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The wave-lined edge

In 1985, during my first job at the now-defunct Ragweed Press, we published a grade six social studies textbook called Abegweit: Land of the Red Soil. Until then, most textbooks were from Ontario, and, before that, England or the US. Except for Exploring Island History: A Guide to the Historical Resources of Prince Edward Island (also Ragweed), created for and with the high school Island History course in 1977, there wasn’t anything local about our textbooks. Indeed, our children would see photos of the Great Lakes or the CN Tower or six-lane highways and wonder if they lived in the same country.

Abegweit changed that. I remember going to the post office (when it was still the Dominion Building) and having Blaine Murphy from the popular dance band, Phase II, hand me our mail—and joke how he was famous with the kids now that his photo was in “the new book with the green cover.” Suddenly our children were seeing, in their book, people and places they knew. Suddenly Prince Edward Island was important.

People ask why having our history and culture mirrored back, through books and music, plays and movies, paintings and drawings and photographs, is important. Beyond the beauty they might bring to the world, or joy to their creators, artistic expressions celebrate who we are, feeding our individual and collective identity. They are the story—the glue—that holds our culture together.

Here, on the Island, we have held on to our distinctive culture more tenaciously than many locales, making it a particularly attractive place for artists to express their creativity. Partly it’s because the Northumberland Strait provides a psychological shoreline—Milton Acorn’s “wave-lined edge of home”—that has defined our storyline. Back in the day, before radio and TV and Netflix, when we had to make our own fun, our Island had a rich oral tradition. There wasn’t much to do—especially in the ice-bound wintertime—but tell stories, write poetry, make music, sew quilts, and paint pictures that told those stories. And the shoreline provided an emphatic frame for those shared experiences, emplacing them, beyond any shadow of doubt, on the Island.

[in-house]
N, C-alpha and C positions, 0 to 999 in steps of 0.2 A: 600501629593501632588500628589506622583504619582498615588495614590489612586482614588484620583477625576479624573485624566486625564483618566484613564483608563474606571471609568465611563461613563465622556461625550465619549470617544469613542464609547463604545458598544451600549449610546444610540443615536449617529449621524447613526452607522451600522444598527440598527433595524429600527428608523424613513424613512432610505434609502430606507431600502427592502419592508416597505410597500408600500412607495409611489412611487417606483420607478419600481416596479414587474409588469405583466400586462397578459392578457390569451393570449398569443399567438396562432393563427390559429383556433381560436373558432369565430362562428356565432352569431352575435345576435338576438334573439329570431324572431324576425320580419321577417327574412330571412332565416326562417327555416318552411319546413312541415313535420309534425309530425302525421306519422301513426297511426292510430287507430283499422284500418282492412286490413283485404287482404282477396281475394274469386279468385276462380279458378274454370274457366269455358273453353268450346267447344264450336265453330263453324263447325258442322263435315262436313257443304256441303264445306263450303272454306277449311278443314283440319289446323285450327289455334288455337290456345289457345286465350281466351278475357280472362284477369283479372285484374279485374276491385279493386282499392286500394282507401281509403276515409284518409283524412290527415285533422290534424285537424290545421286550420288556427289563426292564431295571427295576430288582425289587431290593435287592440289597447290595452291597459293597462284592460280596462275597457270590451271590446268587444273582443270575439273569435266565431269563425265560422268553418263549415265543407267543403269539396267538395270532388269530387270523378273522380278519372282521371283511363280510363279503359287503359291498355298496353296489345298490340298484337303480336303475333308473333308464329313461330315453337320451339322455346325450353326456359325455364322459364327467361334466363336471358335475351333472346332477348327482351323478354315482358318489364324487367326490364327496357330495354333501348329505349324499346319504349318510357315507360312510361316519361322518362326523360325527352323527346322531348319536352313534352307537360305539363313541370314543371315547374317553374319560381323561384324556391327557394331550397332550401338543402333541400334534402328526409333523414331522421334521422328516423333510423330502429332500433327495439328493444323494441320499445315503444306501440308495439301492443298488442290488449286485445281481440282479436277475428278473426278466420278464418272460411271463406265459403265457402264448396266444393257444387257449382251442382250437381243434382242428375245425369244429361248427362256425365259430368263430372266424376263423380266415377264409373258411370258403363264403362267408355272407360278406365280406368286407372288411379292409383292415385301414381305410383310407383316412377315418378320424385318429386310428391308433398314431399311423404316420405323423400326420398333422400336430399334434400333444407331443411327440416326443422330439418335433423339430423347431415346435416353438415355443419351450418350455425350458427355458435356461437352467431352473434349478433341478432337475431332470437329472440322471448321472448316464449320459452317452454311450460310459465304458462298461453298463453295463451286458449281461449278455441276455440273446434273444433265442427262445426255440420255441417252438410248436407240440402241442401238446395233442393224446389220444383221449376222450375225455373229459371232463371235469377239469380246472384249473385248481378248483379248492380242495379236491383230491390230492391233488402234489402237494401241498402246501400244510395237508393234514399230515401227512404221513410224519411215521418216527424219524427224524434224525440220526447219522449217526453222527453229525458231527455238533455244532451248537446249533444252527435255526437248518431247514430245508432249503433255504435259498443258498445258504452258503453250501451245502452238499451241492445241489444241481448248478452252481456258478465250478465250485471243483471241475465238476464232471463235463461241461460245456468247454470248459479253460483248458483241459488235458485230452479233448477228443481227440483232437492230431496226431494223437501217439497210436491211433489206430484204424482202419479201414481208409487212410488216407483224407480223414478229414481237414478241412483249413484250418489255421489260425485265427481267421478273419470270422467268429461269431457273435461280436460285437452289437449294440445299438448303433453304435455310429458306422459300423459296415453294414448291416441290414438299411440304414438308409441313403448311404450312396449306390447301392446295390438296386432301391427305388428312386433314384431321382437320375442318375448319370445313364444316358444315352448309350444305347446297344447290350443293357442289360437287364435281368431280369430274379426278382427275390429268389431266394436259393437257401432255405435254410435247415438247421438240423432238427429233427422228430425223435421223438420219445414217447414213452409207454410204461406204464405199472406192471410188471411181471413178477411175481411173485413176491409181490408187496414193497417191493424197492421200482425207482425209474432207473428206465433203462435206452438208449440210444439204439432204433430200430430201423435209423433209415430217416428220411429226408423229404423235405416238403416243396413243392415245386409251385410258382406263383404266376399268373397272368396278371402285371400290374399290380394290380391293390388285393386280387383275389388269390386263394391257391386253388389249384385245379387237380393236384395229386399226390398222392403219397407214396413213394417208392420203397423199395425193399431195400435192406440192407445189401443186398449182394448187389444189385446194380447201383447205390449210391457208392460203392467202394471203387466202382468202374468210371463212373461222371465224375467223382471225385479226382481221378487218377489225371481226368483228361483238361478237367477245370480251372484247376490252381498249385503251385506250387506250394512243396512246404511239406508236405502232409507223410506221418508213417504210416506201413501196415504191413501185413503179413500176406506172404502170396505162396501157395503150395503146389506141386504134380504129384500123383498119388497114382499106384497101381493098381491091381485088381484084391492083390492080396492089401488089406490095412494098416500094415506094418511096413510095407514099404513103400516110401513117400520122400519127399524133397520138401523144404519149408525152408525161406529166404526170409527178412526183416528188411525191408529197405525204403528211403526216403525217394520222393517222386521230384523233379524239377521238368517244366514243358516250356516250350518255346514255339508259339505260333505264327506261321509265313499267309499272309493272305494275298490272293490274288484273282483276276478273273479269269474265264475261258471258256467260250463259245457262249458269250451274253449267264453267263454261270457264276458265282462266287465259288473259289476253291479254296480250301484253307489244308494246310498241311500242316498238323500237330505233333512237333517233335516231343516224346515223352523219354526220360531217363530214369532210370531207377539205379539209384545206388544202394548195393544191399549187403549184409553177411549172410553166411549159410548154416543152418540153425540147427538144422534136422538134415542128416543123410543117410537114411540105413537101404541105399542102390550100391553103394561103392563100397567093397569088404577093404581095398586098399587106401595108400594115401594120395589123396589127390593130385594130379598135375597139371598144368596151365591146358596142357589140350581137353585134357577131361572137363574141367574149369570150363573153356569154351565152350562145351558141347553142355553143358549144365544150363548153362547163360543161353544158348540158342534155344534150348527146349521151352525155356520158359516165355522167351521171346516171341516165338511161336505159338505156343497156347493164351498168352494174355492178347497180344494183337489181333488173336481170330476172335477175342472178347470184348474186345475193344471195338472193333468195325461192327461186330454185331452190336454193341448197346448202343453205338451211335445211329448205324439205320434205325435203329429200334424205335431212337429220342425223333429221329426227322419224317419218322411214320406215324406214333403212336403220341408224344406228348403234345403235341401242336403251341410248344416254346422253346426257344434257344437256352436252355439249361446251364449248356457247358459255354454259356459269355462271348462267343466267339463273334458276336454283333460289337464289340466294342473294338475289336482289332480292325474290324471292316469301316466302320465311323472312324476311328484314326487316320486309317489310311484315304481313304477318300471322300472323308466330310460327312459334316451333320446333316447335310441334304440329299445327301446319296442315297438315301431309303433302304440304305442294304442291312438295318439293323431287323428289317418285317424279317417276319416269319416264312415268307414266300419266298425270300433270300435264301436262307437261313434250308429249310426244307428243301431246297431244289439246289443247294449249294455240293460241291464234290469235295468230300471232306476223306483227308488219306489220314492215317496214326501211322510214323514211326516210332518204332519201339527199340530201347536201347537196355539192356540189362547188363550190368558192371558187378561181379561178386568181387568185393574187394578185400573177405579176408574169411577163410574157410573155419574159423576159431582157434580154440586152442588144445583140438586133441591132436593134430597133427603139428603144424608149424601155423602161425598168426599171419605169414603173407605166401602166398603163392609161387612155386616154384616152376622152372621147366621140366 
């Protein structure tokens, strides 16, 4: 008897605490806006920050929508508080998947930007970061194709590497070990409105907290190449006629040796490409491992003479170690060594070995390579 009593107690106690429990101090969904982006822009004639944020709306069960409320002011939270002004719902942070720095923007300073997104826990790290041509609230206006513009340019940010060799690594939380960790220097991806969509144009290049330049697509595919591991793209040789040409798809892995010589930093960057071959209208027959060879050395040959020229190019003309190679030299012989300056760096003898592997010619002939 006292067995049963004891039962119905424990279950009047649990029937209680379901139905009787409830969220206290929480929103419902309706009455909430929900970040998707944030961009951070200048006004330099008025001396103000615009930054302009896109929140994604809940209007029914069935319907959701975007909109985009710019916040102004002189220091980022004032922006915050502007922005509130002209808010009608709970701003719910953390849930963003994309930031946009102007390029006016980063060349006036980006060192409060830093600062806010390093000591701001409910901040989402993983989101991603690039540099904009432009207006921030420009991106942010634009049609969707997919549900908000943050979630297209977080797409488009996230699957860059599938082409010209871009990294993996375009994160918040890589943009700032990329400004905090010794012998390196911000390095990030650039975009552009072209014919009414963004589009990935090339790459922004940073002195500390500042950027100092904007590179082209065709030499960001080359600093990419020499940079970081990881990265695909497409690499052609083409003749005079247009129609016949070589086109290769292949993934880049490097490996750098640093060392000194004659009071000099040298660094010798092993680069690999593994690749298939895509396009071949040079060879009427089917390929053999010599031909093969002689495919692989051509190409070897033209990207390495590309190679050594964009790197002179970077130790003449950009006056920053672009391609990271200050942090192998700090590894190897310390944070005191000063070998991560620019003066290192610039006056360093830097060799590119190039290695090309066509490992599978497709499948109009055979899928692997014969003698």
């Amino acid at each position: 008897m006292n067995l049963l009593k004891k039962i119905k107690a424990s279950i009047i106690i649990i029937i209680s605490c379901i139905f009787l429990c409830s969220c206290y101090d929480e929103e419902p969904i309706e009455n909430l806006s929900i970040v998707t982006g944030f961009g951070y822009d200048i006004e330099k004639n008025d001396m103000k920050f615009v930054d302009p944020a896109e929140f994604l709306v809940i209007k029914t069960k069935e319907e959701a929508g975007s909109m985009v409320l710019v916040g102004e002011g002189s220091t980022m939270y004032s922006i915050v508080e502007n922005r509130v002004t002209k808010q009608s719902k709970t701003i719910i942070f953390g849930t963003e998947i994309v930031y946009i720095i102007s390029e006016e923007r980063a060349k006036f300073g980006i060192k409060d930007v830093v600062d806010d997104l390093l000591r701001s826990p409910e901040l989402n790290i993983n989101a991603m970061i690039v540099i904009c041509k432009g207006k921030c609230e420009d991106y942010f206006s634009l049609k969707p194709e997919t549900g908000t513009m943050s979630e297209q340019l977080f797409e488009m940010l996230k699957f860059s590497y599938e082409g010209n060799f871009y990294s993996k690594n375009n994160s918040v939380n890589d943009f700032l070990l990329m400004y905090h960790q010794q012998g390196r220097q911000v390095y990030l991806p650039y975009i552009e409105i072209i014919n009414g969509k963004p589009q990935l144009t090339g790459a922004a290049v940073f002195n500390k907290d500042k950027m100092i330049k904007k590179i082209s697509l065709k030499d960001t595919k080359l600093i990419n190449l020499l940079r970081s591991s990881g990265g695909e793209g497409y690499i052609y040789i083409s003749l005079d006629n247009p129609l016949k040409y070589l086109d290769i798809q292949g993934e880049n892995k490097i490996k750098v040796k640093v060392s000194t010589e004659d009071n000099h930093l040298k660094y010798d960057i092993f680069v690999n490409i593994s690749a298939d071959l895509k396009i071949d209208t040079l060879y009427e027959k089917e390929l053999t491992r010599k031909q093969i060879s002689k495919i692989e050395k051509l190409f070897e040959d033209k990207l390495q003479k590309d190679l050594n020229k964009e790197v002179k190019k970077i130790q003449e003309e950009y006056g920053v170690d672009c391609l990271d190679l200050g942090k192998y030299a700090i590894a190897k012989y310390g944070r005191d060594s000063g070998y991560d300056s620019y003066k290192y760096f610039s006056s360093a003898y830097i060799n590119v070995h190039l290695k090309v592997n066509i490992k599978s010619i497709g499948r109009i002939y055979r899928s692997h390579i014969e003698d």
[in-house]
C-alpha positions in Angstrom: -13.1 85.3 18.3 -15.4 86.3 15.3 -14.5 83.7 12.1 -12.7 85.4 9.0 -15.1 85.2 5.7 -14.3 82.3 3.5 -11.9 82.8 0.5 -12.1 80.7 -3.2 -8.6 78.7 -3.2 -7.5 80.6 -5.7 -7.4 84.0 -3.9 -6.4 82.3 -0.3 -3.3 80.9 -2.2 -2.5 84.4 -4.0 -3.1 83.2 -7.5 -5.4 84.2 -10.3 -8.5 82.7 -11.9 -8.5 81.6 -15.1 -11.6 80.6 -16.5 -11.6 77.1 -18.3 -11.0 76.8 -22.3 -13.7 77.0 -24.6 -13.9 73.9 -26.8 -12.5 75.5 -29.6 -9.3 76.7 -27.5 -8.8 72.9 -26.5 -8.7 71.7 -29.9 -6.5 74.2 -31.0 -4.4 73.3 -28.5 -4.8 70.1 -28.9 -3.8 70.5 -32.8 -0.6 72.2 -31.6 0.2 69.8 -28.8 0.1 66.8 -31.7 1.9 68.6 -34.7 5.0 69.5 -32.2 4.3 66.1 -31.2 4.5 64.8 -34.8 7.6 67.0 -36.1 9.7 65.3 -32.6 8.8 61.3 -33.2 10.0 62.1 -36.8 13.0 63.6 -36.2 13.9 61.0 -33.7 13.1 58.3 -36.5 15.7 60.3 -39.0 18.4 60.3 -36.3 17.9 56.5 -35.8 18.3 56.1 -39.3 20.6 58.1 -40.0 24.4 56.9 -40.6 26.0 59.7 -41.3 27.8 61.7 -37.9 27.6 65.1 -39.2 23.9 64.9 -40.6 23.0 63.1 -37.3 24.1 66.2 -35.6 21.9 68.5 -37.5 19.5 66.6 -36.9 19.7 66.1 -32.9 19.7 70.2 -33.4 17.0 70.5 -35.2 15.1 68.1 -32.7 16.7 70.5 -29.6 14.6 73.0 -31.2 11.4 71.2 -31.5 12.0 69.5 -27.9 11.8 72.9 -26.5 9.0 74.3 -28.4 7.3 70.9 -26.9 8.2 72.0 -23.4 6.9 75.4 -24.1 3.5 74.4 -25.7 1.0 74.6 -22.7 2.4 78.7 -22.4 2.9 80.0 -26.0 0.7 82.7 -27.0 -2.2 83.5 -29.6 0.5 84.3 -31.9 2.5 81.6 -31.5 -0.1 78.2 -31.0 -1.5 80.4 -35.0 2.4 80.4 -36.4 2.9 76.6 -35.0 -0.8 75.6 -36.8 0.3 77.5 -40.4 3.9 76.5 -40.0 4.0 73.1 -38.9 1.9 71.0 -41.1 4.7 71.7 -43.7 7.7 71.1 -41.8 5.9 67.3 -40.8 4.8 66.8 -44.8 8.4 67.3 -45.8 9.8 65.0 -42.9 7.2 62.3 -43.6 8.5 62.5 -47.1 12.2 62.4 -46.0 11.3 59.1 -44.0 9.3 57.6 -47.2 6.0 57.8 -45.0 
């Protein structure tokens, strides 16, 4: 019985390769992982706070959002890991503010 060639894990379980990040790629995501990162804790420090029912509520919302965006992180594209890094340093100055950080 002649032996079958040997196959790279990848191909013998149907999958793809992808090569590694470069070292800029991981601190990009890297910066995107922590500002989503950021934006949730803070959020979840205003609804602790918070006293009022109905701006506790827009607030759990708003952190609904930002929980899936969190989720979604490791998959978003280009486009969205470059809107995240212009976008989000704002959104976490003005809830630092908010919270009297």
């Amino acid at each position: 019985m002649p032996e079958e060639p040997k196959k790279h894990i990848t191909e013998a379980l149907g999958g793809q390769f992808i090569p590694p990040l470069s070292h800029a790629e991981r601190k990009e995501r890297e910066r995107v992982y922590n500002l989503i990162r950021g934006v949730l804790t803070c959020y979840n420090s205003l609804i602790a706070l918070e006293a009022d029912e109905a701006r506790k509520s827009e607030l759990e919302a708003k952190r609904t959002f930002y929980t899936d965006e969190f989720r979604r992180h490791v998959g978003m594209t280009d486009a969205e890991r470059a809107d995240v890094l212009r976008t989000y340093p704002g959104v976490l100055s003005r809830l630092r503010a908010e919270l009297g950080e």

The Island was—and still is—a creative place. We take inspiration from the beautiful bounded landscape, and the ocean’s limitless horizon that becomes a metaphor for creativity. We like being set apart from the mainland, the mainstream. We appreciate the scale: the smaller the place, the more intimately we know it; the firmer the ground of action on which we plant our feet. When the tide comes in, we learn from the people and cultures that wash up—and when it goes out, we send a bit of the Island to the rest of the world. The resulting fusion is part of what keeps our culture vibrant, dynamic, making it a living, breathing, authentic experience, and not some static museum piece caught in a time warp.

People ask why supporting cultural producers, such as local publishing houses like Acorn Press or Island Studies Press, or local filmmakers, artists, and musicians, is important. It’s because they are a mark of cultural confidence that feeds itself—telling our story that empowers us to make and tell more stories. And it’s because, if history shows us anything: we need to be in charge of telling our story. If we don’t do it, then someone else will.

Dr. Laurie Brinklow is a writer, editor, teacher, and founder of The Acorn Press. She is Co-ordinator of the Institute of Island Studies at UPEI, which researches and celebrates island cultures—here and around the world.

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